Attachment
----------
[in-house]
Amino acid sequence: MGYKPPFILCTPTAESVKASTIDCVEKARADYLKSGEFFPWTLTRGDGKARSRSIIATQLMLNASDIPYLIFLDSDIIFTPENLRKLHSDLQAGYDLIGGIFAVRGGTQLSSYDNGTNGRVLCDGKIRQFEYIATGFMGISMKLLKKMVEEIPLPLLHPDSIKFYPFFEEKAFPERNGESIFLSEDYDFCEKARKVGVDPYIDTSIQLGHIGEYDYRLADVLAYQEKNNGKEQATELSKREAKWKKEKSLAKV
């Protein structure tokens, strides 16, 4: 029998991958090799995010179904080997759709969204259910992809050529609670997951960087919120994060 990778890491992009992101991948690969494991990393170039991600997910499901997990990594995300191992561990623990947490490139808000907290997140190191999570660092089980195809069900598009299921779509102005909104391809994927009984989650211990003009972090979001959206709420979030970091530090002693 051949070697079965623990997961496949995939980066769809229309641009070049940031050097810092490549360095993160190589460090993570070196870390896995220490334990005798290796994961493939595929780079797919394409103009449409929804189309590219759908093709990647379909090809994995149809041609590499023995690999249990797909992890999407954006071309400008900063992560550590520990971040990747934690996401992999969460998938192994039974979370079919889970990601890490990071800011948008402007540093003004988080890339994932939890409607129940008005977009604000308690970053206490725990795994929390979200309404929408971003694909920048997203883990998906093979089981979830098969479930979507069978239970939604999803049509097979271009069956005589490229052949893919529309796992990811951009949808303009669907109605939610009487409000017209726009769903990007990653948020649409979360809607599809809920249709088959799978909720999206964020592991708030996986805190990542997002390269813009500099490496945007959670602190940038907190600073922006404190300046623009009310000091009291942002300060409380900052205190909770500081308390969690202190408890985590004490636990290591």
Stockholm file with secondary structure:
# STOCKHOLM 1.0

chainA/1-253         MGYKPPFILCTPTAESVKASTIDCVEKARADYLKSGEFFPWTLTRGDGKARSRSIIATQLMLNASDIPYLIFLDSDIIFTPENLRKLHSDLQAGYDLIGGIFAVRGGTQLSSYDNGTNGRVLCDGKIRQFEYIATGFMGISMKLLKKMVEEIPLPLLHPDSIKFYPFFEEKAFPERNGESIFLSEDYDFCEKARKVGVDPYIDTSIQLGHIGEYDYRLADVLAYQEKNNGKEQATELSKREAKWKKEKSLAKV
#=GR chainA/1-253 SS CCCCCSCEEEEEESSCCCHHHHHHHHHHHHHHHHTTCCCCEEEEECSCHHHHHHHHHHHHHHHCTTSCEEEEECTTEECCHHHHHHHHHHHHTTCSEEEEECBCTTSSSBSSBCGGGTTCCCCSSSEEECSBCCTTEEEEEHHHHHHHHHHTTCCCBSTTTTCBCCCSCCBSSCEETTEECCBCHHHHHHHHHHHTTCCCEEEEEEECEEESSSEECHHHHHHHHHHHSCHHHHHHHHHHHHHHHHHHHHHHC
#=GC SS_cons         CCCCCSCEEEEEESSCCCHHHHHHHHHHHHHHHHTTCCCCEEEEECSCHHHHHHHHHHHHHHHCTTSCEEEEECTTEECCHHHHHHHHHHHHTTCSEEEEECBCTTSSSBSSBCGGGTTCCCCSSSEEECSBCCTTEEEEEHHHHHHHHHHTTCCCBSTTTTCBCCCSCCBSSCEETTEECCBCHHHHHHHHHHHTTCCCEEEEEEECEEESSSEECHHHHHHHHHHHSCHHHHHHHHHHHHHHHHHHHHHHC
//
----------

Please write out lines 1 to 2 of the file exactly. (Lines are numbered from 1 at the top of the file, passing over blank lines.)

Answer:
[in-house]
Amino acid sequence: MGYKPPFILCTPTAESVKASTIDCVEKARADYLKSGEFFPWTLTRGDGKARSRSIIATQLMLNASDIPYLIFLDSDIIFTPENLRKLHSDLQAGYDLIGGIFAVRGGTQLSSYDNGTNGRVLCDGKIRQFEYIATGFMGISMKLLKKMVEEIPLPLLHPDSIKFYPFFEEKAFPERNGESIFLSEDYDFCEKARKVGVDPYIDTSIQLGHIGEYDYRLADVLAYQEKNNGKEQATELSKREAKWKKEKSLAKV